The Maintenance Survey also found a difference in which areas of the plant get the most attention from maintenance teams. Rotating equipment, such as motors and power transmission, got a lot of attention in 63% of plants, electrical distribution systems only received that level of attention 38% of the time. Automation systems and fluid power equipment also received a high level of attention from more than half of respondents.

While most plant and maintenance managers are using technology to help in their maintenance processes, technology has not been fully embraced in all areas of the plant. A computerized maintenance management system (CMMS) is in use in 53% of plants, and another 52% used in-house spreadsheets and schedules to plan maintenance. But the age of the clipboard is far from over; 39% said they still use paper records as part of their maintenance process.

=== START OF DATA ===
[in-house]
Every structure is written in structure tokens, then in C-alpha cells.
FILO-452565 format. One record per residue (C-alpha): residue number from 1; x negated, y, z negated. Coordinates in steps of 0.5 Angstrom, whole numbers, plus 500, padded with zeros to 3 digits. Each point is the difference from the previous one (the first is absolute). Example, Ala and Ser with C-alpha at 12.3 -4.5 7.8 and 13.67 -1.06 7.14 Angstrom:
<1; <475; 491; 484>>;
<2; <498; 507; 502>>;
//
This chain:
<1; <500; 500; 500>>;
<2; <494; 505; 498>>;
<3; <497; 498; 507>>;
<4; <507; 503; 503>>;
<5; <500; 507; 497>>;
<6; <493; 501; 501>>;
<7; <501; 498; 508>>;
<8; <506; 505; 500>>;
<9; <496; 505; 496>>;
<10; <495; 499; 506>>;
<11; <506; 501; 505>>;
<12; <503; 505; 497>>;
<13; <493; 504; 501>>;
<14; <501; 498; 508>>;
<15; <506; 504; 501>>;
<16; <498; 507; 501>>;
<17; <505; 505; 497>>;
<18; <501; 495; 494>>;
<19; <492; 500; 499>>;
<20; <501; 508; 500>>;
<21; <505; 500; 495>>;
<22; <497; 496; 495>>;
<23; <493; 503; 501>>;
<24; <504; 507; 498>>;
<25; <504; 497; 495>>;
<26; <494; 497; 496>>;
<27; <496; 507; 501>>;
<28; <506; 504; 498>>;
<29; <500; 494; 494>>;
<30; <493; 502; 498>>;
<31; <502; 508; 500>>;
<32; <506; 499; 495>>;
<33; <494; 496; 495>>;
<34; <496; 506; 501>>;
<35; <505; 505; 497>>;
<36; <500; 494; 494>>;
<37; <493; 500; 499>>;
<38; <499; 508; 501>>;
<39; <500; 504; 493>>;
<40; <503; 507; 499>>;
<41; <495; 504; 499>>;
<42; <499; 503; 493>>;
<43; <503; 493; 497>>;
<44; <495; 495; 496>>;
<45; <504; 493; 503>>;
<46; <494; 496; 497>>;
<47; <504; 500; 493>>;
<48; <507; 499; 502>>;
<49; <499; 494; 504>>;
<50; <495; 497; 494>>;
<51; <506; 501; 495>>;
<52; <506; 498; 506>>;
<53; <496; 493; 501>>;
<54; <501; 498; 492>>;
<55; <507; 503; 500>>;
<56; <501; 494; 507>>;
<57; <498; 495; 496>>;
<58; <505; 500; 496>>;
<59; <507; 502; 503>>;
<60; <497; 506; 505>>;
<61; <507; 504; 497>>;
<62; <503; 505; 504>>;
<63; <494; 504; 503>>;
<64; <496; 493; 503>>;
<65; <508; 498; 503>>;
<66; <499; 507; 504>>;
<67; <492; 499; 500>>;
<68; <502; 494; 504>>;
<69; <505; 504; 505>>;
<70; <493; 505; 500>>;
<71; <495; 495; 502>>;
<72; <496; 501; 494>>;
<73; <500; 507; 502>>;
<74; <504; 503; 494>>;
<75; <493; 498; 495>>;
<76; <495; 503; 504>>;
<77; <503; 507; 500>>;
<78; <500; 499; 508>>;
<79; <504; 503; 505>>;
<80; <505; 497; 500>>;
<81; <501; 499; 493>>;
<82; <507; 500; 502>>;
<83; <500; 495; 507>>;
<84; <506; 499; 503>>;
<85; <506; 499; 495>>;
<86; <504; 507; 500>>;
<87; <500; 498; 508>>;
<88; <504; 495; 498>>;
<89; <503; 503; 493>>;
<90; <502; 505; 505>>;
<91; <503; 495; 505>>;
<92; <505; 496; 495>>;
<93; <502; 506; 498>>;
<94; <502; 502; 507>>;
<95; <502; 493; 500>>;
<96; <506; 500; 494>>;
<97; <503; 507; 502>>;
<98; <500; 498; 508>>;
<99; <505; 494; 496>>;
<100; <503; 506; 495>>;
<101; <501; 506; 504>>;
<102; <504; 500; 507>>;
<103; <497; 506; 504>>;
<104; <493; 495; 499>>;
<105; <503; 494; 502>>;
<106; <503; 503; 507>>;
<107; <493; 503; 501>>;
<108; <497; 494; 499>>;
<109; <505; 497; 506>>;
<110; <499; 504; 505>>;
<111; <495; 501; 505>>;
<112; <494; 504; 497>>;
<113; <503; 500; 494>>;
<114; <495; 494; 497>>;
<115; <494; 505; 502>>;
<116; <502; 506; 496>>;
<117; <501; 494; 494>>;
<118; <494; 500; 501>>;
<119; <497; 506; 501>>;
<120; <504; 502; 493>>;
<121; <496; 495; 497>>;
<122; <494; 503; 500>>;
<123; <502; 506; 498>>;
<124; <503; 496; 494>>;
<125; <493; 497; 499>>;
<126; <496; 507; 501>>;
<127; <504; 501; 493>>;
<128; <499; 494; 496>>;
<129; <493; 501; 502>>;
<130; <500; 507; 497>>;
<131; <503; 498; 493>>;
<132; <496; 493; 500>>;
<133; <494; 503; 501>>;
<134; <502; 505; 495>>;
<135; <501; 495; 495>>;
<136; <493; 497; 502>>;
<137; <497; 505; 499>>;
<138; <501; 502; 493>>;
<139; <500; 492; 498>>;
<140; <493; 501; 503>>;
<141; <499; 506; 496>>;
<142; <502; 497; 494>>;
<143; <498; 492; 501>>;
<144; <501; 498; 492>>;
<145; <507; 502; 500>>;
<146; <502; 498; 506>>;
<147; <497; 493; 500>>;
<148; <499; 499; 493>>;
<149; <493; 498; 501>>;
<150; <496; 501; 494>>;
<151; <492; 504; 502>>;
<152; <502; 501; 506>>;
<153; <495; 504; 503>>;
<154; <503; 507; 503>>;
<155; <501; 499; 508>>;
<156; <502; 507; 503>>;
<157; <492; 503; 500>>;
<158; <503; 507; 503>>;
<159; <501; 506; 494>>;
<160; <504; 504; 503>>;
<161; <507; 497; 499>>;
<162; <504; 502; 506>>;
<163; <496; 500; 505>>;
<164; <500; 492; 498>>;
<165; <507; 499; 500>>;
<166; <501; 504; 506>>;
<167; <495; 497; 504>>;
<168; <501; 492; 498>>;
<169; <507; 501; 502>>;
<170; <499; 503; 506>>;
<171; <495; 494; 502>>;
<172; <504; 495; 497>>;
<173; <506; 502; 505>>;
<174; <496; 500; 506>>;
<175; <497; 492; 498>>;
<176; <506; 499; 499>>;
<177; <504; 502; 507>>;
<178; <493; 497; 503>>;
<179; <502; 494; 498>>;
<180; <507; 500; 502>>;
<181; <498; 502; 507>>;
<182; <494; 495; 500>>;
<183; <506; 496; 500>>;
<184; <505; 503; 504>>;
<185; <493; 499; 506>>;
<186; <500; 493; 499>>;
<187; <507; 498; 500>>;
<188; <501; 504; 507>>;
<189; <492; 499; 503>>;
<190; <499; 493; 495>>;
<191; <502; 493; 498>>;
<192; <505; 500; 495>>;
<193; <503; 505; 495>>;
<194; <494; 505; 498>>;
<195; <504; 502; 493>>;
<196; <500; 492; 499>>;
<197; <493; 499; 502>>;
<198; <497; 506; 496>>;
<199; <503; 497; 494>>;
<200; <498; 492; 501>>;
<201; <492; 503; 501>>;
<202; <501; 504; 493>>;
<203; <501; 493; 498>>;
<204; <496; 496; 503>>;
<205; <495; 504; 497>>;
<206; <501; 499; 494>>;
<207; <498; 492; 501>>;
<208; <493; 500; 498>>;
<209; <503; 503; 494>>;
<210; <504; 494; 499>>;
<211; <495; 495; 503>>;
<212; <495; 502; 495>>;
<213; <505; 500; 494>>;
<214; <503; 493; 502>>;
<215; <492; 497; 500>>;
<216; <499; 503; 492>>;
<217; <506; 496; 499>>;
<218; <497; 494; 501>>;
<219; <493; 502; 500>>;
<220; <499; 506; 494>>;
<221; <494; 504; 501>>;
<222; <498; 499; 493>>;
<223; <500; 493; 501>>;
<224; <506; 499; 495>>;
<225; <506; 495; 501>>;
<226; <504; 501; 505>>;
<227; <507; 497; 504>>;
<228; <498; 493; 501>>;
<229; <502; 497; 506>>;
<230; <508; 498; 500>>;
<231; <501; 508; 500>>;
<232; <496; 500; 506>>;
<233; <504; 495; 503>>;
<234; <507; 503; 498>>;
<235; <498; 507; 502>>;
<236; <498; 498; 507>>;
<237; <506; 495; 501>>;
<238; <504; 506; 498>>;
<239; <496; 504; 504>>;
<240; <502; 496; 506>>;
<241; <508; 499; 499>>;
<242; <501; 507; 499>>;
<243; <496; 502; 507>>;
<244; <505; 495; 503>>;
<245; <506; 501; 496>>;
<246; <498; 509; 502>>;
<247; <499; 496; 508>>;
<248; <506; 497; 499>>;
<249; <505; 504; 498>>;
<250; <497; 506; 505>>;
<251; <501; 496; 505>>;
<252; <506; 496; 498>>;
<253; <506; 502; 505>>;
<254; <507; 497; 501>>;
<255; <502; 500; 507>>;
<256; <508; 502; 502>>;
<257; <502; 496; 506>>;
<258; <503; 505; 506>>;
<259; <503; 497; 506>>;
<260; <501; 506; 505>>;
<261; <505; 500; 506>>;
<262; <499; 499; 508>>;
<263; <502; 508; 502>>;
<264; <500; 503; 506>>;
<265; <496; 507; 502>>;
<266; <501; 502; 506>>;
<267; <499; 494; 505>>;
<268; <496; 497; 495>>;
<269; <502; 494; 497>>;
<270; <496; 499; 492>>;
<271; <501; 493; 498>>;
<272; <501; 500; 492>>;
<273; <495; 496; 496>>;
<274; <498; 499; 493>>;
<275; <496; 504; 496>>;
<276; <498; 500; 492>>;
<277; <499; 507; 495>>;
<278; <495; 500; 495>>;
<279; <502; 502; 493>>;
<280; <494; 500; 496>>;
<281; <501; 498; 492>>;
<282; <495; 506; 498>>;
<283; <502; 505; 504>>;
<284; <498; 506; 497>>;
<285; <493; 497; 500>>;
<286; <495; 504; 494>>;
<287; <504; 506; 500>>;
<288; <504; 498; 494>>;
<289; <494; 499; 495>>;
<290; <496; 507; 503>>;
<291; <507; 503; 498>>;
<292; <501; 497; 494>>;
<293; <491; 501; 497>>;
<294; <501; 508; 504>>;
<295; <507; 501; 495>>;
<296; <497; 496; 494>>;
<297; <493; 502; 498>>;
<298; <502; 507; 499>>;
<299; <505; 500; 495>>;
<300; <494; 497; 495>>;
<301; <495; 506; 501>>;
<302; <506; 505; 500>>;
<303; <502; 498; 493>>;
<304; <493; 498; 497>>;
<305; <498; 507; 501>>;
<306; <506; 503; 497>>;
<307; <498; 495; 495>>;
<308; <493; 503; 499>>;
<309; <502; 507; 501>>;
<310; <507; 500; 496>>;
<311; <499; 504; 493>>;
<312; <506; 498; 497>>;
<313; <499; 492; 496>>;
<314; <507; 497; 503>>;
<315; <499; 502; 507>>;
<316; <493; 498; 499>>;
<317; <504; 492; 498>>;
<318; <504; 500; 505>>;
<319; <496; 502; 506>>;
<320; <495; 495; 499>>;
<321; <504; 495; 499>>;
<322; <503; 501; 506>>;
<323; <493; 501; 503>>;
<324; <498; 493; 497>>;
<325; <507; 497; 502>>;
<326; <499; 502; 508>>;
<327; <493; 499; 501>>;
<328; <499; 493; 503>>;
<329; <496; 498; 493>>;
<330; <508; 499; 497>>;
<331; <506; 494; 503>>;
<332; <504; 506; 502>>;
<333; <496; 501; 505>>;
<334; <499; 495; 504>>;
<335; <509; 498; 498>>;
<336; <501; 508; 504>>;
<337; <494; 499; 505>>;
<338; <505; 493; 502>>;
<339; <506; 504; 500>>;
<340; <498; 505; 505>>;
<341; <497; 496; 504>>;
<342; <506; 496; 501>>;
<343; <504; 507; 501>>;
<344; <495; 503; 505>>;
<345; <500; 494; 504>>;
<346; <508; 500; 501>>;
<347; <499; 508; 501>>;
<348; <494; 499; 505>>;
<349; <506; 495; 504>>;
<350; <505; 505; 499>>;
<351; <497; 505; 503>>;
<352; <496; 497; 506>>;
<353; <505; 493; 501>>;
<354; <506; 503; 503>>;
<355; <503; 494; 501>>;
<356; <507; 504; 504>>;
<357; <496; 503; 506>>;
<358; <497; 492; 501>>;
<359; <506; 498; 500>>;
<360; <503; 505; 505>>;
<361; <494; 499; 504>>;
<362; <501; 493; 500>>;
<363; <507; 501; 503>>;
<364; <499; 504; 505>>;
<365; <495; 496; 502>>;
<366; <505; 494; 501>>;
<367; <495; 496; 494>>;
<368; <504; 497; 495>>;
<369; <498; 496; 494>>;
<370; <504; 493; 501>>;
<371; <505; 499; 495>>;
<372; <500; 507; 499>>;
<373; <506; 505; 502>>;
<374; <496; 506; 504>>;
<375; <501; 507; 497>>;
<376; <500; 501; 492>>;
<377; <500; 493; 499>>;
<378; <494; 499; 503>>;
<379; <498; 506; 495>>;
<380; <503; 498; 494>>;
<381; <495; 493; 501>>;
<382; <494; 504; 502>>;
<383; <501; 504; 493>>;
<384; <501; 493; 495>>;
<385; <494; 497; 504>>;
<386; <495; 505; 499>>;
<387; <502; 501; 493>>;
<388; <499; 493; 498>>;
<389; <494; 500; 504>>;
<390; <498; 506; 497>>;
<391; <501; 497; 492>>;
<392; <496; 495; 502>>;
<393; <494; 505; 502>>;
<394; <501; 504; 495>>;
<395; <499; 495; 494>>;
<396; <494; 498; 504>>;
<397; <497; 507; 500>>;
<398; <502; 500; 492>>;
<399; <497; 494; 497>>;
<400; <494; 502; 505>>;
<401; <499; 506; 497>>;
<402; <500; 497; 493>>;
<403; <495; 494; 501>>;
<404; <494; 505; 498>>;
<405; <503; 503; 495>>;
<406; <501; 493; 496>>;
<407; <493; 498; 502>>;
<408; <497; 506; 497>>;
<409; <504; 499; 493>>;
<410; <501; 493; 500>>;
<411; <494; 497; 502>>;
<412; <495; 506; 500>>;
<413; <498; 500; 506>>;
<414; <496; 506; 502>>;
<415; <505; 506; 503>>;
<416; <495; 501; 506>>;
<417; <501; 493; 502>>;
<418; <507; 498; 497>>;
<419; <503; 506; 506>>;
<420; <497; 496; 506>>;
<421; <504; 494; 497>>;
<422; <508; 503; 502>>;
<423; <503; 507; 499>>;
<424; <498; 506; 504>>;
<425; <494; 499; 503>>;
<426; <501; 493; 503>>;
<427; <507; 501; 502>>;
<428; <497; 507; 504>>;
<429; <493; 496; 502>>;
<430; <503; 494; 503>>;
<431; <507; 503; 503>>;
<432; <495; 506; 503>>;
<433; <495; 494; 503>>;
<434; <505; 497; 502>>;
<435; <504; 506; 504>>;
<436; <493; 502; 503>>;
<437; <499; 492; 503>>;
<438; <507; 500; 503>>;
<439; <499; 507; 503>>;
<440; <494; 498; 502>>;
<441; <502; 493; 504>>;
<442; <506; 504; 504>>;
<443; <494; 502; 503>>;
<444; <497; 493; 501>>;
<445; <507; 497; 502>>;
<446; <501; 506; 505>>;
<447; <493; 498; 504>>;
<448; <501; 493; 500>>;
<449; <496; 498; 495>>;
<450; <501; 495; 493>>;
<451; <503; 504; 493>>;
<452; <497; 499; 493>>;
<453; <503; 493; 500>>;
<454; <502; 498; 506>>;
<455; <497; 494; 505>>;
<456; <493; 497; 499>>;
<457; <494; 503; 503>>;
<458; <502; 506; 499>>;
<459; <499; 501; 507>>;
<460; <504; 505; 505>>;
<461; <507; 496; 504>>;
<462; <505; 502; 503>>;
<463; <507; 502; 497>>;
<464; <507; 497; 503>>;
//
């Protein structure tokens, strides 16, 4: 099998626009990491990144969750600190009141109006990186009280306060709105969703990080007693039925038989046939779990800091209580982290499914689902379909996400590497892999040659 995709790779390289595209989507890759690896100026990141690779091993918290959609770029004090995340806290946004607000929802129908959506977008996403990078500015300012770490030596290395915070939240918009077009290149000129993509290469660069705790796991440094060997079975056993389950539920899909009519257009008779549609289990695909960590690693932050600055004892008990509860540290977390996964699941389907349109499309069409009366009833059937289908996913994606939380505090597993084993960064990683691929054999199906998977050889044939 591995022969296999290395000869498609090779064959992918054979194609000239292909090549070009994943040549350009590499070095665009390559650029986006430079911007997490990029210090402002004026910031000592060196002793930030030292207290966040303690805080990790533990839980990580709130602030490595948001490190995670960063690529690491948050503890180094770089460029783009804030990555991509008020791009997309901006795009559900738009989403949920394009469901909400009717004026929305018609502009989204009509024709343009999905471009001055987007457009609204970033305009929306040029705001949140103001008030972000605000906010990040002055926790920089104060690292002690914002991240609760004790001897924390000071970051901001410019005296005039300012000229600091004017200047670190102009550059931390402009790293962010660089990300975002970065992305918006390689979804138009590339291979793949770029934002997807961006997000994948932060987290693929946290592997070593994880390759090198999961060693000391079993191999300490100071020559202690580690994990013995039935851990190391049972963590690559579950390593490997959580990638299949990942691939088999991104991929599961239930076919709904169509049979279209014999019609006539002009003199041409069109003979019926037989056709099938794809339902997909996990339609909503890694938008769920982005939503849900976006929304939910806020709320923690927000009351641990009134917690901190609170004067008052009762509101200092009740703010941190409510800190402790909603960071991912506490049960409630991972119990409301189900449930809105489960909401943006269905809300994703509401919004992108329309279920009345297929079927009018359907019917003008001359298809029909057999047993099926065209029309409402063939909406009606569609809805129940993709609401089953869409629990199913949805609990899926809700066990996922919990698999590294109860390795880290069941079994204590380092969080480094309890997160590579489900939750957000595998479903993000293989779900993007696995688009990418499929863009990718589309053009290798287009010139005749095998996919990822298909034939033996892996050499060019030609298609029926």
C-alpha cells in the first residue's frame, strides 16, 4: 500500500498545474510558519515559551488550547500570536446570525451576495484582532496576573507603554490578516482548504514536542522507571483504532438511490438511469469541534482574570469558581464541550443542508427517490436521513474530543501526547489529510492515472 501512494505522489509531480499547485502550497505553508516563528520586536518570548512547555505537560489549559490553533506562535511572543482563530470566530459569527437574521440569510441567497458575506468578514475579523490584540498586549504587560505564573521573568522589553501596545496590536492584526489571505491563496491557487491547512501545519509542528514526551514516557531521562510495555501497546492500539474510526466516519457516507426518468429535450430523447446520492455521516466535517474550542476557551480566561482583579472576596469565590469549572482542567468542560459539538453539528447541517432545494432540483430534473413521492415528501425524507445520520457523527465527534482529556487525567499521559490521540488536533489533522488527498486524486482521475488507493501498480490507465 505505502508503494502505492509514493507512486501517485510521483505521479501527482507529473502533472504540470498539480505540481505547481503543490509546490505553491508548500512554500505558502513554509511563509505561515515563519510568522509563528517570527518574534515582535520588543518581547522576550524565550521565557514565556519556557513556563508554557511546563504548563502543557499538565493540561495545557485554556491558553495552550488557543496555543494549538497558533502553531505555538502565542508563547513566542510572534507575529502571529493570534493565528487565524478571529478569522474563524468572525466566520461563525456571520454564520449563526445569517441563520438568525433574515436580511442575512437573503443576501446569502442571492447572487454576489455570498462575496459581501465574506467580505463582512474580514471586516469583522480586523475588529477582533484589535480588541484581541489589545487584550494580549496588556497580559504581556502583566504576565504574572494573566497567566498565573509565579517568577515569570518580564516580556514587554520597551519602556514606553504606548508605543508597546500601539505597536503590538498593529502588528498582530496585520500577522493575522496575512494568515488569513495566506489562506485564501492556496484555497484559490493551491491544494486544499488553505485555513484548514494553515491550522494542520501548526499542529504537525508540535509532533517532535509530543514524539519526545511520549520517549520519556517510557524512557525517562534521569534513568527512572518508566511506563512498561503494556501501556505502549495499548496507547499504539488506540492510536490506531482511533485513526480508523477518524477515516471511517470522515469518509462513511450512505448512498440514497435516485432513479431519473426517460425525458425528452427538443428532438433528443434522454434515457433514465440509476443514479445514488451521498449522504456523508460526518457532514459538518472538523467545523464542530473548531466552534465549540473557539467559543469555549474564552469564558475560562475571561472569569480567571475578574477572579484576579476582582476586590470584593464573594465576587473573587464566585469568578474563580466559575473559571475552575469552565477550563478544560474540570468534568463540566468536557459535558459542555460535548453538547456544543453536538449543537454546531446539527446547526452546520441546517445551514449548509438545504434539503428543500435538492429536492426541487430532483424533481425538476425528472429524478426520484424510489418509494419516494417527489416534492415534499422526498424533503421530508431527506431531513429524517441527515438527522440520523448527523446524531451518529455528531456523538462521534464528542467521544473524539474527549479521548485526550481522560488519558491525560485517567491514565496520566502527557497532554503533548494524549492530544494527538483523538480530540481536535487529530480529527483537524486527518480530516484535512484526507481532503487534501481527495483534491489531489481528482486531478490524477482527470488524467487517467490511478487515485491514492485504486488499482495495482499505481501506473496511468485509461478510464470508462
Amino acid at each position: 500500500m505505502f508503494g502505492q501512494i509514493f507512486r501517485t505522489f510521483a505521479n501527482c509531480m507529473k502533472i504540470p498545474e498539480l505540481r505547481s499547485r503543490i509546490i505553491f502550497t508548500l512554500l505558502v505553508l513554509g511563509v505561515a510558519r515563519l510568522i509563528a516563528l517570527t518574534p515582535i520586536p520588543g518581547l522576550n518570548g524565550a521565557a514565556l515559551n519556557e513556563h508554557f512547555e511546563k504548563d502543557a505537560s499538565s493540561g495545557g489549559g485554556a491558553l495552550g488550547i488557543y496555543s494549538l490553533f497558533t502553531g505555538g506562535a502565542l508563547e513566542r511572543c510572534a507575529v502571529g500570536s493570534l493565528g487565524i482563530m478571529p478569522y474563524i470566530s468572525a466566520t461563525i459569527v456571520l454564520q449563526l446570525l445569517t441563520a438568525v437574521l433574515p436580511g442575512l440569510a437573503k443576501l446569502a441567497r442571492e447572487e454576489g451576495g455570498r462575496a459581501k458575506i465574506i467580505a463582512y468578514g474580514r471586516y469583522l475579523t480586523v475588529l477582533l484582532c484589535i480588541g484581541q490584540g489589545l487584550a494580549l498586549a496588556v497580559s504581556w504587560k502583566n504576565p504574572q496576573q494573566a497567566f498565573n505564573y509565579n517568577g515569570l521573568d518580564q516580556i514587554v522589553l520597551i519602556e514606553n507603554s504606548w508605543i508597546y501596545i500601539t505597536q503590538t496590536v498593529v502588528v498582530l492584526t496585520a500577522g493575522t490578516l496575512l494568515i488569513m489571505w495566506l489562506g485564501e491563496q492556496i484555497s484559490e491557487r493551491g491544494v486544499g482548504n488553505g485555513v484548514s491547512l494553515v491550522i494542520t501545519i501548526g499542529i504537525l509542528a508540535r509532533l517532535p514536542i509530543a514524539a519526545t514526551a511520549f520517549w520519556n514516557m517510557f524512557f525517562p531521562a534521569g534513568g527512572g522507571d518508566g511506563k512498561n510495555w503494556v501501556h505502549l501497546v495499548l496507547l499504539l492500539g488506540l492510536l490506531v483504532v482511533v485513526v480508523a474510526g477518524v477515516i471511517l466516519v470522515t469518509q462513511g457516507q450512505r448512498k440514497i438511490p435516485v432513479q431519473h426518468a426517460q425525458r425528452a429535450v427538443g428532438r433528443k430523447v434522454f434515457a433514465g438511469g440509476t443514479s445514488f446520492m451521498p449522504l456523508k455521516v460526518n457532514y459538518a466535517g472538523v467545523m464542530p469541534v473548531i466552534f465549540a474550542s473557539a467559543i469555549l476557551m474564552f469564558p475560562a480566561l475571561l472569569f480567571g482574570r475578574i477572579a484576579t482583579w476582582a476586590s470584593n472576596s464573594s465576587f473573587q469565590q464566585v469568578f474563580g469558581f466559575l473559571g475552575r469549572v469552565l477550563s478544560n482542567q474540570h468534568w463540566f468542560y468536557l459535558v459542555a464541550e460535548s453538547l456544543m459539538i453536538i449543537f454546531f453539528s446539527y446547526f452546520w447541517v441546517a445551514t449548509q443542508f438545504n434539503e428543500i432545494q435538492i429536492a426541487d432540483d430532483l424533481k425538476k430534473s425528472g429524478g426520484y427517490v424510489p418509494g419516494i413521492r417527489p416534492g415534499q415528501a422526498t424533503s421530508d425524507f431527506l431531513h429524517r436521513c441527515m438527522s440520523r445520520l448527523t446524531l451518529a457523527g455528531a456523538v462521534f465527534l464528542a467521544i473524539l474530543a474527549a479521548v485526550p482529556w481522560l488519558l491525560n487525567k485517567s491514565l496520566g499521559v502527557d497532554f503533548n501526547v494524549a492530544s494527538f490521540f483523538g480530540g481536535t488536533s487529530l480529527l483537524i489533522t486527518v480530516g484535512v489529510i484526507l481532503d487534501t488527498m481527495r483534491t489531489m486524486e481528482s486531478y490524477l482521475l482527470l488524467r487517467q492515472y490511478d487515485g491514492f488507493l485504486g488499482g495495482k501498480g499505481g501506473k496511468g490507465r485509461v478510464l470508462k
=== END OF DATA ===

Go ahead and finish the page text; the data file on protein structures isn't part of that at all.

The benefits of strategy

A run-to-failure strategy in the plant has one distinct advantage over other plant maintenance strategies-its low initial cost, as cited by 61% of respondents. But it gets very low grades for just about every other areas of maintenance benefits, including productivity, downtime and safety. Other the other hand, plant and maintenance managers like preventive maintenance for its impact on decreased downtime (69%), reduced probability of failure (66%), overall equipment effectiveness (63%), improved safety (62%) and overall efficiency (59%). Predictive maintenance ranked highest for decreasing downtime (73%) and reducing failures (73%), while CMMS got the highest mark for overall efficiency (65%).